How Technology and Creativity is being used for Developing Ecotourism: Peace and Unity as a Shared Value to Overcome Environmental Problems in the West Senegal Islands of Niomoume.

On the 28th-30th December 2018 the first edition of the Festival of the Islands of Casamance successfully took place on the Niomoume Islands of the Casamance region in Senegal (Ceesay, 2019) (Figure 1). The Festival was a three-day event bring together the arts, the Islands traditions, a conference and an Island tour all in the name of ‘peace and unity’. The event was attended over the three days by more than 1000 Island inhabitants, guests and visitors. The Festival was the first ever artistic and cultural gathering for the Niomoume Island and its people. The Festival is an innovative event combining the creative industries, ecotourism under the umbrella of ‘peace and unity’ to come together to solve the Islands’ social, environmental and economic problems. Mr Sens Sagna a well-known and highly-regarded Senegalese artist who is based in the UK was the cultural ambassador of the first edition festival (Figure 2). Mr Sagna through his pride in his West African heritage and his vast artistic experience and skills wished to develop collaborations between the Creative Industries sector (an industry worth £133.3bn and accounting for 8.2 per cent of the UK economy), the University of Manchester to potentially support and advise with the Festival and the problems being faced by The Niomoume Islands and the West Senegal region. Mr Sagna, Ambassador of the Festival explained that, “when the initial idea of the Festival was sent to me, I was immediately interested in getting involved and supporting a positive initiative and further understandings how of the creative arts and his skills and experiences could be drawn into the project” (Ceesay, 2019). He explained that this is the positive direction he would like to see the creative industries take in the future. He emphasised the importance that the festival has for bringing people together, to make the community well-known and for the opportunities it can create. He urged “all to embrace and support the future of the festival”.

(Figure 1- Ceremonial dance by Niomoume Islanders at the Festival)

Mr Sagna is collaborating with Dr Anita Greenhill in looking at the potential of skills development and knowledge enhancement on digital content-building in the creative industries, with a particular emphasis on the positive impact creativity can provide in the development of ecotourism (Oluwatobi Emmanuel Olaniyi, et al 2018, 593). West African cultural skills and knowledge, particularly those associated with their artistic traditions are considered the most developed in the world (Faola & Kalu, 2018). Therefore the unifying values that creativity produces as opposed to a predominantly economic focus in much development theory can be reconsidered. The potential value of the creative economy is increasing exponentially but the industry is still not fully understood and in many instances undervalued. Earlier feasibility studies (Greenhill, 2019) have demonstrated the impact the creative industries can have on social unity and the integration of marginalised groups. Attending the festival has helped to build links and opened up potential routes for international collaboration and research within West Africa.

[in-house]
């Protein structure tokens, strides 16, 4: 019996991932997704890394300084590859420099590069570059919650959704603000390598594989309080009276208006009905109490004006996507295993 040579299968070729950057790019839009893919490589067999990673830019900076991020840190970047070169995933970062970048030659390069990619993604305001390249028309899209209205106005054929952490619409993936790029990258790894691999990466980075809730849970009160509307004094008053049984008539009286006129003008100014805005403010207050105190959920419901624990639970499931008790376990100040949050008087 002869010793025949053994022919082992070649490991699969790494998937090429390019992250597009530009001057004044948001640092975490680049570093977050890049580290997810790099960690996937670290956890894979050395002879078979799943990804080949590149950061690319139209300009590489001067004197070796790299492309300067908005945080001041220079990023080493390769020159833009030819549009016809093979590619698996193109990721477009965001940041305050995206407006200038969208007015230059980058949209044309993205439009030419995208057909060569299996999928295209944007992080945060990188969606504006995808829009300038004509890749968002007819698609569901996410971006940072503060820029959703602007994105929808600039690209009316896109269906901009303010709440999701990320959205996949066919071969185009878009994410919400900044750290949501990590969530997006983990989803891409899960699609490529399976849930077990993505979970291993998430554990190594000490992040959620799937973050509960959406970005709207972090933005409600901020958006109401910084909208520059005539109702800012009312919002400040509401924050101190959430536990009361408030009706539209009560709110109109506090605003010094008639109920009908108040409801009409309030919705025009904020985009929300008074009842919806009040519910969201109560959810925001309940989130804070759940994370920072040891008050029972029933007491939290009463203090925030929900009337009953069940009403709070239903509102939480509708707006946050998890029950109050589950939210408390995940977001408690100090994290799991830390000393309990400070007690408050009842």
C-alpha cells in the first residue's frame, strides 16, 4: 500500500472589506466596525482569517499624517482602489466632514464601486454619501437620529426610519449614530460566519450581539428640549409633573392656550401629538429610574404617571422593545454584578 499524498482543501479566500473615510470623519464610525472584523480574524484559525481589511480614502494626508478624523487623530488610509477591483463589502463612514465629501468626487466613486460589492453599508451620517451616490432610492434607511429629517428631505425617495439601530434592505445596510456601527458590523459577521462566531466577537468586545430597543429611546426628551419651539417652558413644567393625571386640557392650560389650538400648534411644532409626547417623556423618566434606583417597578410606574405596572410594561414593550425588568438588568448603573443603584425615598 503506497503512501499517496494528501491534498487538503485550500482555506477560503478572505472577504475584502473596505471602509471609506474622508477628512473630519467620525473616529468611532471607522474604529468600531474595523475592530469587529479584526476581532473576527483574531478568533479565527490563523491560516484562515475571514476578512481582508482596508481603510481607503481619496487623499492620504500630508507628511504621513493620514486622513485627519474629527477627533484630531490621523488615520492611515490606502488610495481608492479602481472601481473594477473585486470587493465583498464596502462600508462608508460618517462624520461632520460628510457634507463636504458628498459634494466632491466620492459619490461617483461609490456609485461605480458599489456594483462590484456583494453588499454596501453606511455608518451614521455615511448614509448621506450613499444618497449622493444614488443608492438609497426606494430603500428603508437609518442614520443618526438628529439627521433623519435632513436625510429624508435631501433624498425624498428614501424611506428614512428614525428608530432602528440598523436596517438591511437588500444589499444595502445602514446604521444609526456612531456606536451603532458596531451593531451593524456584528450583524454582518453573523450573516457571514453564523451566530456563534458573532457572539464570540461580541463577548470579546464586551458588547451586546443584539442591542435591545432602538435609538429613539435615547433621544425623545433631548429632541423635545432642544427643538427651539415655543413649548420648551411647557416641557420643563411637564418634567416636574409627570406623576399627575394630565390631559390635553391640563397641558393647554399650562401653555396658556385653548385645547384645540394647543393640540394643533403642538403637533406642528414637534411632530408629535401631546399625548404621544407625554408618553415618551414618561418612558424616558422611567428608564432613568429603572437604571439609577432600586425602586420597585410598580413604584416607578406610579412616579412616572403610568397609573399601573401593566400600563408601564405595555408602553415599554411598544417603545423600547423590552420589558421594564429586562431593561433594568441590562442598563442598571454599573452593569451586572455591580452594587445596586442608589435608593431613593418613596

(Figure 2. Attendees including Mr Sagna, Dr Anita Greenhill, Mr Ousmane Samoure at the First edition of the Festival of the Islands of Casamance 2018)

The initial findings from the research showed that, whilst creativity has the potential to improve the situation of marginalised groups, the artistic community is often caught between traditional knowledge and skills acquisition, and contemporary culture and economic reality (Greenhill, forthcoming). This is a situation that is mirrored in Senegal, where cultural initiatives are being developed which both promote the themes of peace and unity and look to encourage and support economic development. However, a lack of basic infrastructure (especially digital infrastructure) across the country creates a series of challenges (Figure 4). Indeed, Senegal is the perfect place for the arts and healing to come together due to the fact that the country continues to be the location for Africa’s longest ongoing conflict (the Casamance Conflict). Alongside this, the Senegalese state has reaffirmed its desire to put culture at the heart of the issues of national economic and social development. This link is something that is helped by the fact that many West African performers often hail from conflict zones and so represent some of the most marginalised people in the world.

(Figure 3. Festival of the Islands of Casamance wrestling performance 2018)

The growing use of culture, and in particular music, as part of wider efforts to address issues of peace and unity within Senegal is reflected in the Festival activities. The overall aim of the festival is to give all those who participate a platform where they can develop their skills, cultural experiences and creativity. This festival is organised by Ousmane Samoure, one of the project’s community partners, and looks to create a lasting legacy, which aids the development of the region (where there is a lack of basic supplies of clean drinking water, medical provisions, electricity and internet provision, etc.). Crucially, these festivals operate in areas that are socially isolated and, in the case of the Festival of the Islands of Casamance, have never had a cultural festival before (Figure 3).

(Figure 4. Wells are dug in the rice fields for fresh water supply)

The project looks to learn from these Senegalese initiatives and the stakeholders involved, in order to develop and join together similar work being carried out in South Manchester. This will be achieved by looking to establish a prototype for a structured process to creative production that generates social, cultural and economic value by focussing on community-driven innovation (with an initial emphasis on the creative industries and technology).